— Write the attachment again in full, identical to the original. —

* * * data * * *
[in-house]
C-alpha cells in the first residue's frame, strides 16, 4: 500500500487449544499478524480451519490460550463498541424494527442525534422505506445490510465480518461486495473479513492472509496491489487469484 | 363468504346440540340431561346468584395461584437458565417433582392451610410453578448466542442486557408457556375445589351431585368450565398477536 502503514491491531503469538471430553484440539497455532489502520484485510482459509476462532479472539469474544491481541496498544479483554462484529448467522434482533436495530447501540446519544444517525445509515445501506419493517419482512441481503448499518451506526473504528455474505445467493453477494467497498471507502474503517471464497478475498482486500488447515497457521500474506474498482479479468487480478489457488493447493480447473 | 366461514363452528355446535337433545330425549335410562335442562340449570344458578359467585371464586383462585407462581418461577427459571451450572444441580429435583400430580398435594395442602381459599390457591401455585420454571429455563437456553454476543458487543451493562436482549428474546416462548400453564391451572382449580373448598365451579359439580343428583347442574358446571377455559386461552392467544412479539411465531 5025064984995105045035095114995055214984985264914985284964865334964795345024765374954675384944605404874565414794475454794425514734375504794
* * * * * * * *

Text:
[in-house]
C-alpha cells in the first residue's frame, strides 16, 4: 500500500487449544499478524480451519490460550463498541424494527442525534422505506445490510465480518461486495473479513492472509496491489487469484 | 363468504346440540340431561346468584395461584437458565417433582392451610410453578448466542442486557408457556375445589351431585368450565398477536 502503514491491531503469538471430553484440539497455532489502520484485510482459509476462532479472539469474544491481541496498544479483554462484529448467522434482533436495530447501540446519544444517525445509515445501506419493517419482512441481503448499518451506526473504528455474505445467493453477494467497498471507502474503517471464497478475498482486500488447515497457521500474506474498482479479468487480478489457488493447493480447473 | 366461514363452528355446535337433545330425549335410562335442562340449570344458578359467585371464586383462585407462581418461577427459571451450572444441580429435583400430580398435594395442602381459599390457591401455585420454571429455563437456553454476543458487543451493562436482549428474546416462548400453564391451572382449580373448598365451579359439580343428583347442574358446571377455559386461552392467544412479539411465531 5025064984995105045035095114995055214984985264914985284964865334964795345024765374954675384944605404874565414794475454794425514734375504794